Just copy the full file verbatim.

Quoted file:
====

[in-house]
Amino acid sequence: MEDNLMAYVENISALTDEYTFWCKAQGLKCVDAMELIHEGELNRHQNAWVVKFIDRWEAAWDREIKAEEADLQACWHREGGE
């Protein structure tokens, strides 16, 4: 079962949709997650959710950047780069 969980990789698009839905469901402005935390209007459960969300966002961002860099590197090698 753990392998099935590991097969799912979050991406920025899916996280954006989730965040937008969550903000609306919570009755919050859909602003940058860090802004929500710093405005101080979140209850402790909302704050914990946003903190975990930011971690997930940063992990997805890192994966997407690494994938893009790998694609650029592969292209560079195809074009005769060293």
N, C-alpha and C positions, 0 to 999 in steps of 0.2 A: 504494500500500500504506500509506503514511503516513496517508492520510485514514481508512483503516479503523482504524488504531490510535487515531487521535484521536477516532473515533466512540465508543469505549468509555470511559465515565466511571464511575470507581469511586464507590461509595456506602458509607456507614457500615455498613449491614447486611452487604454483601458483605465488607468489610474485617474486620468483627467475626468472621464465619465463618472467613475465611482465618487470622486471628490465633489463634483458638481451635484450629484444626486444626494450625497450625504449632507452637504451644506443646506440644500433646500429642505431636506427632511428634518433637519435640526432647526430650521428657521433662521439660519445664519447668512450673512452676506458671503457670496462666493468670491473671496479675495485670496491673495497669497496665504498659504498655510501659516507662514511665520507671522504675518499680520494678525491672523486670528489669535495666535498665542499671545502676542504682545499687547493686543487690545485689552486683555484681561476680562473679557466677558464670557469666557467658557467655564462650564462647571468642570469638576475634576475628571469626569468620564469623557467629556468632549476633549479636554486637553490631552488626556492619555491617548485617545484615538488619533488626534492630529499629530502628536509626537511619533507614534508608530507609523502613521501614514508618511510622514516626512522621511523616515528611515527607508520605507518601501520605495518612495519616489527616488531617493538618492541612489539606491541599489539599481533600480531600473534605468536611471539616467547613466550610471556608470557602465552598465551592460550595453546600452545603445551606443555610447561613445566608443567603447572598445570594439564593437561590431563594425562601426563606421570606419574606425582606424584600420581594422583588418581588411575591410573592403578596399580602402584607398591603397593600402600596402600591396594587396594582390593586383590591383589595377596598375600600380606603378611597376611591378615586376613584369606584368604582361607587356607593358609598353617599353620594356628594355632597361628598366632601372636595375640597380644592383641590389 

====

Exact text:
[in-house]
Amino acid sequence: MEDNLMAYVENISALTDEYTFWCKAQGLKCVDAMELIHEGELNRHQNAWVVKFIDRWEAAWDREIKAEEADLQACWHREGGE
């Protein structure tokens, strides 16, 4: 079962949709997650959710950047780069 969980990789698009839905469901402005935390209007459960969300966002961002860099590197090698 753990392998099935590991097969799912979050991406920025899916996280954006989730965040937008969550903000609306919570009755919050859909602003940058860090802004929500710093405005101080979140209850402790909302704050914990946003903190975990930011971690997930940063992990997805890192994966997407690494994938893009790998694609650029592969292209560079195809074009005769060293």
N, C-alpha and C positions, 0 to 999 in steps of 0.2 A: 504494500500500500504506500509506503514511503516513496517508492520510485514514481508512483503516479503523482504524488504531490510535487515531487521535484521536477516532473515533466512540465508543469505549468509555470511559465515565466511571464511575470507581469511586464507590461509595456506602458509607456507614457500615455498613449491614447486611452487604454483601458483605465488607468489610474485617474486620468483627467475626468472621464465619465463618472467613475465611482465618487470622486471628490465633489463634483458638481451635484450629484444626486444626494450625497450625504449632507452637504451644506443646506440644500433646500429642505431636506427632511428634518433637519435640526432647526430650521428657521433662521439660519445664519447668512450673512452676506458671503457670496462666493468670491473671496479675495485670496491673495497669497496665504498659504498655510501659516507662514511665520507671522504675518499680520494678525491672523486670528489669535495666535498665542499671545502676542504682545499687547493686543487690545485689552486683555484681561476680562473679557466677558464670557469666557467658557467655564462650564462647571468642570469638576475634576475628571469626569468620564469623557467629556468632549476633549479636554486637553490631552488626556492619555491617548485617545484615538488619533488626534492630529499629530502628536509626537511619533507614534508608530507609523502613521501614514508618511510622514516626512522621511523616515528611515527607508520605507518601501520605495518612495519616489527616488531617493538618492541612489539606491541599489539599481533600480531600473534605468536611471539616467547613466550610471556608470557602465552598465551592460550595453546600452545603445551606443555610447561613445566608443567603447572598445570594439564593437561590431563594425562601426563606421570606419574606425582606424584600420581594422583588418581588411575591410573592403578596399580602402584607398591603397593600402600596402600591396594587396594582390593586383590591383589595377596598375600600380606603378611597376611591378615586376613584369606584368604582361607587356607593358609598353617599353620594356628594355632597361628598366632601372636595375640597380644592383641590389 